Newly compiled precinct-level data of shooting incidents show stark trends in gun violence in New York City: Even as the five boroughs experience an overall rise in shootings, some historic hotspots are seeing a marked decrease from the 2020 crime spike, while other areas continue to see more shootings.

In the wake of the pandemic, cities across the world have seen jumps in violent crime. In New York City, that has translated to high profile hate crimes, attacks on public transit and rising gun violence. 

On a borough-to-borough level, however, and even between neighboring precincts, shootings are trending in different directions. 

In Brooklyn, where precincts in the northern part of the borough have historically seen high levels of gun violence, shootings spiked high in 2020, then declined markedly in 2021 and year-to-date in 2022. 

In the Bronx and upper Manhattan, the spike from 2020 has continued, with some precincts seeing some of the city’s highest per-capita rates of shootings. 

In Queens, changes to shootings have been mixed. The two precincts covering the Rockaways have seen decreases from 2020 to 2021 — trends that largely continue into this year, according to police data in CompStat

Yet in eastern Queens, Jamaica has seen a steady decrease, while the precincts covering Rosedale, Floral Park, Ozone Park and St. Albans have all seen slight increases. 

On Staten Island, shootings were up in 2021 compared with the 2020 spike in the northern part of the island, while the western part of the borough saw a drop.


The reasons for precinct-to-precinct differences in shooting trends are many, according to law enforcement officials, academics, violence interrupters and activists. Prosecutors credit takedowns of youth street crews with declining violence in Brooklyn; and activists point to the varying degrees of impact of the pandemic and overlap with ongoing crises like opioid addiction as likely culprits in exacerbating violent crime. 

“The things that cause crime to go up and down are largely societal, structural,” said Jeffrey Butts, a professor at John Jay College of Criminal Justice. “It’s about employment, poverty rates, drug abuse, types of drug being abused, neighborhood conditions.”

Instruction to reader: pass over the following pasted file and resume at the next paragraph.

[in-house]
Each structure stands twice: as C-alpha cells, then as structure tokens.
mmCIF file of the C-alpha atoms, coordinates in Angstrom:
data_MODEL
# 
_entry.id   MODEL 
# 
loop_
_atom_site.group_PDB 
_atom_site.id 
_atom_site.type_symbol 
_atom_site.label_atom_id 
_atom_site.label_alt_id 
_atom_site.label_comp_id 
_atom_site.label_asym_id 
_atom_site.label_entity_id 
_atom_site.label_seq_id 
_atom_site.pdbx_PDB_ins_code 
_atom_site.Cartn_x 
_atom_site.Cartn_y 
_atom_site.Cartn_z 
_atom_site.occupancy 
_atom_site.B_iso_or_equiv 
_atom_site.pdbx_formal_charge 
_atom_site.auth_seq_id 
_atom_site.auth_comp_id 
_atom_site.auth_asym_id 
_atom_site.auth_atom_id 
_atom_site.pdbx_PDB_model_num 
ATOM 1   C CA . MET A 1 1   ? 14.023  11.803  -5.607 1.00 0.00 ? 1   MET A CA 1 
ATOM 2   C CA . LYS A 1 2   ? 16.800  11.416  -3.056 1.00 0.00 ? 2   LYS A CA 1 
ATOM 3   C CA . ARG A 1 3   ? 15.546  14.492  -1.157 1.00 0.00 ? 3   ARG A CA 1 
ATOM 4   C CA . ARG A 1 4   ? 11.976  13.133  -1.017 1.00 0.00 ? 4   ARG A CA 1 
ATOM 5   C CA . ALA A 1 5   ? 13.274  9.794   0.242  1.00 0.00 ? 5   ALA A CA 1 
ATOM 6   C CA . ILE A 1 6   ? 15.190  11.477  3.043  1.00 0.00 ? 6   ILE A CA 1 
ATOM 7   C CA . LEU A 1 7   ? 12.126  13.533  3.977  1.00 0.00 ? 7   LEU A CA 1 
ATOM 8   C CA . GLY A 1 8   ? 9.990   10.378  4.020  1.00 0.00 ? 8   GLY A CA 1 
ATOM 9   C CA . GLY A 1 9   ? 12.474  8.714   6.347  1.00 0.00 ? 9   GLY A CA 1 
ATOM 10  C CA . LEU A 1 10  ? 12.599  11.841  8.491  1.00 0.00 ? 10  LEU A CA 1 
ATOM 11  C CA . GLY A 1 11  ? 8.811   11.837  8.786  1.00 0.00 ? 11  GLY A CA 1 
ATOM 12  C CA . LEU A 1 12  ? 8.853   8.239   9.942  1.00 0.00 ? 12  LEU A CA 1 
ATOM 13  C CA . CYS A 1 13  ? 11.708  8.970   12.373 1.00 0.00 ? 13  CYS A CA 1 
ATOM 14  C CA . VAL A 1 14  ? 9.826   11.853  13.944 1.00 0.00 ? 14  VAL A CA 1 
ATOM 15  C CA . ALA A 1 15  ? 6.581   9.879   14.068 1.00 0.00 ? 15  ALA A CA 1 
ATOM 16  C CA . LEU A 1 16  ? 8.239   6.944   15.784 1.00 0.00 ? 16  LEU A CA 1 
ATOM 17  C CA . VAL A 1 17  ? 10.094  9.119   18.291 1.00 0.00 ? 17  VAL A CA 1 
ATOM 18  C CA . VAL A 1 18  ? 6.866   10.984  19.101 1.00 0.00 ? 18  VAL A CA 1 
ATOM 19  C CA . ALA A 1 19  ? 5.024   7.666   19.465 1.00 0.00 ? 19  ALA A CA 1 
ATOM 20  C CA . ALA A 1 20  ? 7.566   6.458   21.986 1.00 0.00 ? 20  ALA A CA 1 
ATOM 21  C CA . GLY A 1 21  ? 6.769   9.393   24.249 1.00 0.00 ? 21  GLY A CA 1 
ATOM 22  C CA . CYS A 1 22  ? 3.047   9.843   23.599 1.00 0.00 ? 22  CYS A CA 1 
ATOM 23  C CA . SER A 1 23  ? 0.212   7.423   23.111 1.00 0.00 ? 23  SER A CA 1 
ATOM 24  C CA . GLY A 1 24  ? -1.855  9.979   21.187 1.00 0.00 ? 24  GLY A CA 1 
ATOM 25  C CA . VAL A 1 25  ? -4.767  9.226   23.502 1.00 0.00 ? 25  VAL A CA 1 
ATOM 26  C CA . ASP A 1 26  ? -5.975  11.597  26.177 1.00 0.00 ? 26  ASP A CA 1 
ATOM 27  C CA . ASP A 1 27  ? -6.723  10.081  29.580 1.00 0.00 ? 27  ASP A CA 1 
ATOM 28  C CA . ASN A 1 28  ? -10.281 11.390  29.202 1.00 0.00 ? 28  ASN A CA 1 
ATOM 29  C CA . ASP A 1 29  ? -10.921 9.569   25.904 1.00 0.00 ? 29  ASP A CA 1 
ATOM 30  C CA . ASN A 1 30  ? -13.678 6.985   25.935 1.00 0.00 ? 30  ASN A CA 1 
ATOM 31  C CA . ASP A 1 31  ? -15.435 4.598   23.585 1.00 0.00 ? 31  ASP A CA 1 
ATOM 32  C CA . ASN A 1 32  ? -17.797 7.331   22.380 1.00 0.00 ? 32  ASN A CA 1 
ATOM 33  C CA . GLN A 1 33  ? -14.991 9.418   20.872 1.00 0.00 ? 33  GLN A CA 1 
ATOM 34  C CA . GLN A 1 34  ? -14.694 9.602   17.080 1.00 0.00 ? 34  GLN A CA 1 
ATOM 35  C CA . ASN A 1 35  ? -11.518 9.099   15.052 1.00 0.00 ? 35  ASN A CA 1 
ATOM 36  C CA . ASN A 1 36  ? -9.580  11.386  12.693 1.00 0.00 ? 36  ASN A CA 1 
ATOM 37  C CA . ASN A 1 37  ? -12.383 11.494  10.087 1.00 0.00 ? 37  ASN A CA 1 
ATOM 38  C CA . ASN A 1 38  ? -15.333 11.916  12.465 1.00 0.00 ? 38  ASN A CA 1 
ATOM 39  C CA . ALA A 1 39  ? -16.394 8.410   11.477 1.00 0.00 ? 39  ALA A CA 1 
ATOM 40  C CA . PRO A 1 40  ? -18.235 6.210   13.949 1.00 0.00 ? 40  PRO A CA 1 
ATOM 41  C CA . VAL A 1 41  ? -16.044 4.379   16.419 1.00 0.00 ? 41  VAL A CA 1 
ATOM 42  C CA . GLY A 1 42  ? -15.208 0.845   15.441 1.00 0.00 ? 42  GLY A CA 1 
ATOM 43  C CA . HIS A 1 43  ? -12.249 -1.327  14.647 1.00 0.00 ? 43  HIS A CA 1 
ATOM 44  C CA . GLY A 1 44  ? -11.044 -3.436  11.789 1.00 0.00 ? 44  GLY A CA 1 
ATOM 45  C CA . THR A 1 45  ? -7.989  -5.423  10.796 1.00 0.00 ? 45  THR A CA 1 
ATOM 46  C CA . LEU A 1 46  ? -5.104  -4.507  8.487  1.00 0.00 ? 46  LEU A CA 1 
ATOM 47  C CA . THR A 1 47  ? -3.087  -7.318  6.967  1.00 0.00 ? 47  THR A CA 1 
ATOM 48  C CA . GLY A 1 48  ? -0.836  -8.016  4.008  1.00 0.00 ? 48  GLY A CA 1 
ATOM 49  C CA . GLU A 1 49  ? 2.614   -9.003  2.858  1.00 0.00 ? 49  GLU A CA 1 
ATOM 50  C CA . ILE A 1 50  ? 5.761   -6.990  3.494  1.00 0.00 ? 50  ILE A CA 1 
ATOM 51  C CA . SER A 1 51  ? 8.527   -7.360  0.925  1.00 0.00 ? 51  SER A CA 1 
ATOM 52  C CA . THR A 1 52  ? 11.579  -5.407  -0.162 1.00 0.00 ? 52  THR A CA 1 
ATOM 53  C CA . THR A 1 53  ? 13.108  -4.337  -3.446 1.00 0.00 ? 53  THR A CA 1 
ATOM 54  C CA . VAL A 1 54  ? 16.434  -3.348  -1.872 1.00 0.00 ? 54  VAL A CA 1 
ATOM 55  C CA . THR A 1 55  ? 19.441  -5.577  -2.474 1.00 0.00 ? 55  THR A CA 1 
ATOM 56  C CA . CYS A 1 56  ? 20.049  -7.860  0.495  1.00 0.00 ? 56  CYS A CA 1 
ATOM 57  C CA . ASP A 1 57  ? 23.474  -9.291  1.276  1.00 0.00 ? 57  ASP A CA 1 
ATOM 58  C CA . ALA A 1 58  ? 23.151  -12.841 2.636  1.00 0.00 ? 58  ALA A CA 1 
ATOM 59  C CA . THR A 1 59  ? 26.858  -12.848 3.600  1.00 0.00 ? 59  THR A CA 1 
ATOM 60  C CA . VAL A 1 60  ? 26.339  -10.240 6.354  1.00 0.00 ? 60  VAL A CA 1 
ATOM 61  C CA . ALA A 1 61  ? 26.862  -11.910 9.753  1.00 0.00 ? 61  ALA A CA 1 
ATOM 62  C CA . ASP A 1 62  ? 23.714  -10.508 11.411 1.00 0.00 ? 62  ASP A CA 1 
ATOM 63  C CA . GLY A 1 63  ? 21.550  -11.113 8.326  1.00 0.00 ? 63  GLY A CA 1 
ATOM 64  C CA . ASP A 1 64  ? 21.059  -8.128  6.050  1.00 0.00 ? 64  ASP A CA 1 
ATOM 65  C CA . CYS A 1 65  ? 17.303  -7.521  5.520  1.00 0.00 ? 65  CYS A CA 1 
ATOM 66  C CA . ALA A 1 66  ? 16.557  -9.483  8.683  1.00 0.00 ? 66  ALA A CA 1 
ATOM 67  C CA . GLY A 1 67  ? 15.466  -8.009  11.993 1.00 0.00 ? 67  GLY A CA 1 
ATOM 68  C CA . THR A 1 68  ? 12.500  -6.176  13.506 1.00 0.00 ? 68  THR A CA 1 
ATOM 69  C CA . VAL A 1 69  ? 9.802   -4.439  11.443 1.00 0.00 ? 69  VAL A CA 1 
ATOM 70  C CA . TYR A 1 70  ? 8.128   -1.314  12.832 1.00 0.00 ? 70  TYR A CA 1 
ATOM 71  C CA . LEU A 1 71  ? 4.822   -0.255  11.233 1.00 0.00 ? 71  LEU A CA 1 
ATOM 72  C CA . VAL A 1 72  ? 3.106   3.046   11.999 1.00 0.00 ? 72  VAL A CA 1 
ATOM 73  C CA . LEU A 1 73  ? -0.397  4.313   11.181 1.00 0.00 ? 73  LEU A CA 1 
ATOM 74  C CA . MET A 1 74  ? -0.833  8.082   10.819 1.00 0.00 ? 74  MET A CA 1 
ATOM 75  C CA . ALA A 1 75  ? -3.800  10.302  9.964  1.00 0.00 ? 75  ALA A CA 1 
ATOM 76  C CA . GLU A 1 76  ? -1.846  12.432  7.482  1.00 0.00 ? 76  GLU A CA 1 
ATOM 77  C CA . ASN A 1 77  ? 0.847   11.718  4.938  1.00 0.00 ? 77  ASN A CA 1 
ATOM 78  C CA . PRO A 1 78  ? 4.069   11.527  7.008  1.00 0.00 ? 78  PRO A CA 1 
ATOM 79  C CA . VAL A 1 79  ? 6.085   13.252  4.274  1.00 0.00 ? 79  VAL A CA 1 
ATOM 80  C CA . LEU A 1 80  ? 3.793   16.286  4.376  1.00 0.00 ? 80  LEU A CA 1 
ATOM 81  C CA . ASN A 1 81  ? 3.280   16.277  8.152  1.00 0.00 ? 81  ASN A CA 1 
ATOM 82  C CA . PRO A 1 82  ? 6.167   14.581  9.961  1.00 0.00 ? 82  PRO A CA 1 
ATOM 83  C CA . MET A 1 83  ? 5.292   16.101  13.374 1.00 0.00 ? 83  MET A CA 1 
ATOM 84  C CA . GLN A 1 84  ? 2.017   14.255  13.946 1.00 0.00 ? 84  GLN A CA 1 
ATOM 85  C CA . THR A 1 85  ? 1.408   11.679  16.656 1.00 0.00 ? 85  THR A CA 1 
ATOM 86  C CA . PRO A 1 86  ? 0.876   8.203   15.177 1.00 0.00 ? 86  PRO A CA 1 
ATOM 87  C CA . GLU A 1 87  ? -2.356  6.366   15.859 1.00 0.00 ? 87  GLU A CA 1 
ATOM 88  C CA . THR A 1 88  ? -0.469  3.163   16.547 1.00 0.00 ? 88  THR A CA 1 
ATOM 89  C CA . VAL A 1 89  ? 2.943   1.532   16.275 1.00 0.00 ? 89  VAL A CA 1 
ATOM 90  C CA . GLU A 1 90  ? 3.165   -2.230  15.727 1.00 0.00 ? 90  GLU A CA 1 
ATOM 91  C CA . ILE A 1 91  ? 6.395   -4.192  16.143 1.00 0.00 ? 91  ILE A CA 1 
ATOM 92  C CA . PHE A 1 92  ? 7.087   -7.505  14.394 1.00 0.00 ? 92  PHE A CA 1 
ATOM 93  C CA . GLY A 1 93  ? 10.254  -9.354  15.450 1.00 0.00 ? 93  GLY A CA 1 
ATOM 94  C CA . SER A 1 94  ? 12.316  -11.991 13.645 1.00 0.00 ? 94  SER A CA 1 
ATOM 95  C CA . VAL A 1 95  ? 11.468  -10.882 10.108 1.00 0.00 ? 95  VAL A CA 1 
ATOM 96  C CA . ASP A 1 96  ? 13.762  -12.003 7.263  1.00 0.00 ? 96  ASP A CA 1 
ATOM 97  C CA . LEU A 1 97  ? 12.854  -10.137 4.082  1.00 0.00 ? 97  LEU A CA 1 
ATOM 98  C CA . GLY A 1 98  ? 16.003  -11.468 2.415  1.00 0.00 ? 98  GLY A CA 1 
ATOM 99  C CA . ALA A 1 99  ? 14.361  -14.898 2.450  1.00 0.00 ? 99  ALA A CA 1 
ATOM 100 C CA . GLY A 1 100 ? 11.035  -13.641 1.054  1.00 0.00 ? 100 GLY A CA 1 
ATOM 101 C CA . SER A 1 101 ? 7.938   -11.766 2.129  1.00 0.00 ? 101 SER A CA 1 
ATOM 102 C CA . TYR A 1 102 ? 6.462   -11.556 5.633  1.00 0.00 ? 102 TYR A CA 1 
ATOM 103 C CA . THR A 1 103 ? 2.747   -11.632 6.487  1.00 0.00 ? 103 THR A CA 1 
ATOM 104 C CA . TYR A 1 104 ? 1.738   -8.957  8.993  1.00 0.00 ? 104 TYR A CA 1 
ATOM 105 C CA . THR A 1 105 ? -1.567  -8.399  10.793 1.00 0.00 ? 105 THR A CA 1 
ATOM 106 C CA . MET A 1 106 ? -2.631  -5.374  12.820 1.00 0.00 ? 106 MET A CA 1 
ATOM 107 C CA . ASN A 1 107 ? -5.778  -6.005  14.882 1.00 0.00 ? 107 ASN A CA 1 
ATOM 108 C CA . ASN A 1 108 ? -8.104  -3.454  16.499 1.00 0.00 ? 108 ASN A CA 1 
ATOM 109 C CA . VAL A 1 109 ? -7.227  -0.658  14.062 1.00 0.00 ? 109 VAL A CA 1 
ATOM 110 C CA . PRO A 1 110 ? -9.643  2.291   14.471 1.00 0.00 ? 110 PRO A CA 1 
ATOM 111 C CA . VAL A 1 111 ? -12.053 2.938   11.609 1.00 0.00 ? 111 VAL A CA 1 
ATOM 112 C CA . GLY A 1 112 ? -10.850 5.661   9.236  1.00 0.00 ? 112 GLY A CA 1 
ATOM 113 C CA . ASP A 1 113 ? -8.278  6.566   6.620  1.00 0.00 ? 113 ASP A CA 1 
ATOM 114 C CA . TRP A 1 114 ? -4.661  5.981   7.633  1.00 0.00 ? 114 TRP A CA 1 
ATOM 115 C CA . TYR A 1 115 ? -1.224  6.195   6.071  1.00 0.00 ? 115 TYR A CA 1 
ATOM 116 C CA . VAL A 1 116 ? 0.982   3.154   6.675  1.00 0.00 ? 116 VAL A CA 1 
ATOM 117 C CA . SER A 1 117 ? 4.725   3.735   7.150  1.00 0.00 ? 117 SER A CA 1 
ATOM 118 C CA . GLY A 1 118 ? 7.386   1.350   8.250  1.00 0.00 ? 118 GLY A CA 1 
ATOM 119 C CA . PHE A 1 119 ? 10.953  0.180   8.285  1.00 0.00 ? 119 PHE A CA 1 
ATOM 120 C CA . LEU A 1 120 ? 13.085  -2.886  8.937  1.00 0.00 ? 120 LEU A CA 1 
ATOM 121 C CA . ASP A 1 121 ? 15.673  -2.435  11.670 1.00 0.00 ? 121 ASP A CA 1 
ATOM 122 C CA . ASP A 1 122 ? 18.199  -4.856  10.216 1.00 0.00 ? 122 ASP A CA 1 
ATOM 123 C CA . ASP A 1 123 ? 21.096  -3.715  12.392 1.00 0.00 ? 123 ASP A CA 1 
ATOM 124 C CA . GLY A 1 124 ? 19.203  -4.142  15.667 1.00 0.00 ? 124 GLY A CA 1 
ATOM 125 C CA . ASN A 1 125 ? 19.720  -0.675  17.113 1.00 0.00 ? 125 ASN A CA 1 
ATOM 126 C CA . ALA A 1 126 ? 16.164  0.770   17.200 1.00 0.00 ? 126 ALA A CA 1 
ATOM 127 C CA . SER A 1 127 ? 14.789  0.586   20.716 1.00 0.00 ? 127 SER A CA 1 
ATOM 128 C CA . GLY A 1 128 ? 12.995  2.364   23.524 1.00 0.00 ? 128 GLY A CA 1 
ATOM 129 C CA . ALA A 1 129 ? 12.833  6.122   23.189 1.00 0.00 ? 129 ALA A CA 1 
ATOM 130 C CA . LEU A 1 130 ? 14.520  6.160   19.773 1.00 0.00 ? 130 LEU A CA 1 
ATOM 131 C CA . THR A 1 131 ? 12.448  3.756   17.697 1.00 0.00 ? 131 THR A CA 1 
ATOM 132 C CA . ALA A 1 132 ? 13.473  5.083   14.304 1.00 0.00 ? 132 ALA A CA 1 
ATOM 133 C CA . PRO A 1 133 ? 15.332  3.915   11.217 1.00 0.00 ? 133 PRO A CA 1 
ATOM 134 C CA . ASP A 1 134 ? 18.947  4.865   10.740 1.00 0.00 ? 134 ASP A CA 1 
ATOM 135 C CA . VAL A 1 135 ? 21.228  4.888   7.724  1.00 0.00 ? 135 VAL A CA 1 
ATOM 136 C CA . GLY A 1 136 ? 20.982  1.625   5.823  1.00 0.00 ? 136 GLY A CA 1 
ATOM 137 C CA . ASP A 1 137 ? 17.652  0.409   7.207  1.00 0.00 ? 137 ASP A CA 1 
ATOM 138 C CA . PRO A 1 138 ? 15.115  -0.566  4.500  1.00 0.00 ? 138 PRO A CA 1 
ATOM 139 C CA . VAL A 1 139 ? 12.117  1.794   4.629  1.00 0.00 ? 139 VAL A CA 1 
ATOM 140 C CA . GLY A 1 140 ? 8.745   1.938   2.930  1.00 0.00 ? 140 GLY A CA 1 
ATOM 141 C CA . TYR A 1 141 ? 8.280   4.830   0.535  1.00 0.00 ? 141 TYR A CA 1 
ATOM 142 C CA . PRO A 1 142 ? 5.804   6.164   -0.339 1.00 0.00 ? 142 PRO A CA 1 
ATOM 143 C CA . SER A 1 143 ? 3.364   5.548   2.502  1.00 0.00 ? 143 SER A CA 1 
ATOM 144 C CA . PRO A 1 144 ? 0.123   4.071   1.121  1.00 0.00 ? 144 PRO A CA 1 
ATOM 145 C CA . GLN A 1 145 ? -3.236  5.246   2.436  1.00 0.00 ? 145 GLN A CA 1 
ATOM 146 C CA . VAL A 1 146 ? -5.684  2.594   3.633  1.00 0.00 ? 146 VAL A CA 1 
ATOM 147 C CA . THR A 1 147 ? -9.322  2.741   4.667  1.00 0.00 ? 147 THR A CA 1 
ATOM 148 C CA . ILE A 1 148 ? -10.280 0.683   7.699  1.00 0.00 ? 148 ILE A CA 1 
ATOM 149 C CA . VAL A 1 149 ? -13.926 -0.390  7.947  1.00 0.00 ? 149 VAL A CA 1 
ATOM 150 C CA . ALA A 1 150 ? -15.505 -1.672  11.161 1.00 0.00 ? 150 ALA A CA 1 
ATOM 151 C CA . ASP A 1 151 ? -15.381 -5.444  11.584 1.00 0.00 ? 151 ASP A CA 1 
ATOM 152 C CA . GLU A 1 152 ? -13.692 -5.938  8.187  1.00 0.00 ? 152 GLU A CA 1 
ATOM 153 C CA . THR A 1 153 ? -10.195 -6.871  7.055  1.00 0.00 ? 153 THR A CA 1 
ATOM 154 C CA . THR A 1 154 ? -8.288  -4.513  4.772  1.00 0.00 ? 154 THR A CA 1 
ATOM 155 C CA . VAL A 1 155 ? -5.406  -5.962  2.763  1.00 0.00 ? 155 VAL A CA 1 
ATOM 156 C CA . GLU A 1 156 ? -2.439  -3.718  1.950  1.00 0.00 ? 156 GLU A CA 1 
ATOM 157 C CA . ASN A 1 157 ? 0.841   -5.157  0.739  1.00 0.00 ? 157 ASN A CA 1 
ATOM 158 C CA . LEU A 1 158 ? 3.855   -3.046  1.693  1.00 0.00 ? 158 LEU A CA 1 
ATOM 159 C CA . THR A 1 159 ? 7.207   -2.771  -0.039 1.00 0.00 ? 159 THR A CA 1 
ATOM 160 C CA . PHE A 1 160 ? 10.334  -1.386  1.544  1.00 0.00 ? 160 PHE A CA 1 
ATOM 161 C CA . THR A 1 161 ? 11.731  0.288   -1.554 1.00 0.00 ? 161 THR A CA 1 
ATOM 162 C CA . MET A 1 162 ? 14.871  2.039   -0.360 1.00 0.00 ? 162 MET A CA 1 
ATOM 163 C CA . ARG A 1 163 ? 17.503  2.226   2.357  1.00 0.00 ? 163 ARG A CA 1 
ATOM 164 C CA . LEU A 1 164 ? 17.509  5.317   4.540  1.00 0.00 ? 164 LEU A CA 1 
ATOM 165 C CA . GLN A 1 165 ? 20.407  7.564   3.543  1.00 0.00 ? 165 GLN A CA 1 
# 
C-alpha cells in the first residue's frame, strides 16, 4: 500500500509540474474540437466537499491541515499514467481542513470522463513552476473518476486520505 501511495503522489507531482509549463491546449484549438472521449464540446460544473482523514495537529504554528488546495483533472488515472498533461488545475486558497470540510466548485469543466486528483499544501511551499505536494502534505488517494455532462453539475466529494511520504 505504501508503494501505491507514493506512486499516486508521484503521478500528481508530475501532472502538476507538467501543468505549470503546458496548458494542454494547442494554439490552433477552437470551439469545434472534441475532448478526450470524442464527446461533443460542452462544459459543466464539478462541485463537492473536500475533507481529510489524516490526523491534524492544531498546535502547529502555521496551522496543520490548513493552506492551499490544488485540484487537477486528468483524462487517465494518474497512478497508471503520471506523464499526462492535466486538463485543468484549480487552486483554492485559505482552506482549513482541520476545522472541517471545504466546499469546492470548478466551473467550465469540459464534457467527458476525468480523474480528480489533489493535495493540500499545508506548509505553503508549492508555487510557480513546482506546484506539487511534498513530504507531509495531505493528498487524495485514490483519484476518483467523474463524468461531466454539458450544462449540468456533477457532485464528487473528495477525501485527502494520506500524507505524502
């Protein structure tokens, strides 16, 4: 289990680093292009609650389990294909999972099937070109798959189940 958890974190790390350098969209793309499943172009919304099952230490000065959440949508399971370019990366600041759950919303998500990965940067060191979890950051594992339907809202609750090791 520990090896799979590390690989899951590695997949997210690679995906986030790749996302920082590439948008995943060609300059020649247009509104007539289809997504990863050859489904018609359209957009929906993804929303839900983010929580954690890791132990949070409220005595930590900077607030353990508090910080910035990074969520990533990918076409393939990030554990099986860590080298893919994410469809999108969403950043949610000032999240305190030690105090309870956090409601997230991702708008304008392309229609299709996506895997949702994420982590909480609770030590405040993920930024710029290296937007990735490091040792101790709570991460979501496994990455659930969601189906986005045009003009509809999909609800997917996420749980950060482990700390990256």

Brooklyn saw a sharp rise in shootings in 2020, only to see a drop of just over 20% in 2021. To date this year shootings are down in the borough when compared with 2021, according to police data available on CompStat, even as they remain elevated over pre-pandemic years.

Brownsville — policed by the 73rd precinct — saw the city’s highest per capita shooting rate in 2020, at nearly 98 shootings for every 10,000 people, according to precinct population estimates prepared for WNYC and based on U.S. Census data. Yet in 2021 shooting incidents dropped nearly 18%, a sizable change that nevertheless left the area among the city’s worst-hit for gun violence last year. 

Next door, the 75th precinct, covering much of East New York, saw a 30% drop in shootings, from 102 to 71, from 2020 to 2021. Shootings there are down slightly year-to-date for 2022.

Out of 23 Brooklyn precincts, all but three saw shooting incidents decline or stay flat. Bushwick was a notable exception, seeing shootings go from 12 in 2020 to 28 in 2021.

In the Bronx, however, 2021 had more than 30% more shooting incidents than even the prior year’s spike — with some of the worst-hit precincts seeing even greater jumps.

The 42nd precinct, which includes Claremont Village and Crotona Park, saw 2021 shootings climb by nearly 50%, to 69 shootings per 10,000 people — the second-highest per capita rate in the city last year. 

Only one precinct in the Bronx — the 46th precinct, which includes Morris Heights — saw a drop in shootings in 2021, down just under 7% compared with 2020. Shootings there year-to-date are up this year. 

In Manhattan, every precinct above 110th Street saw shootings either rise or stay flat, with Harlem and Washington Heights seeing some of the worst increases. 

This data was compiled from year-end crime reports from the New York Police Department.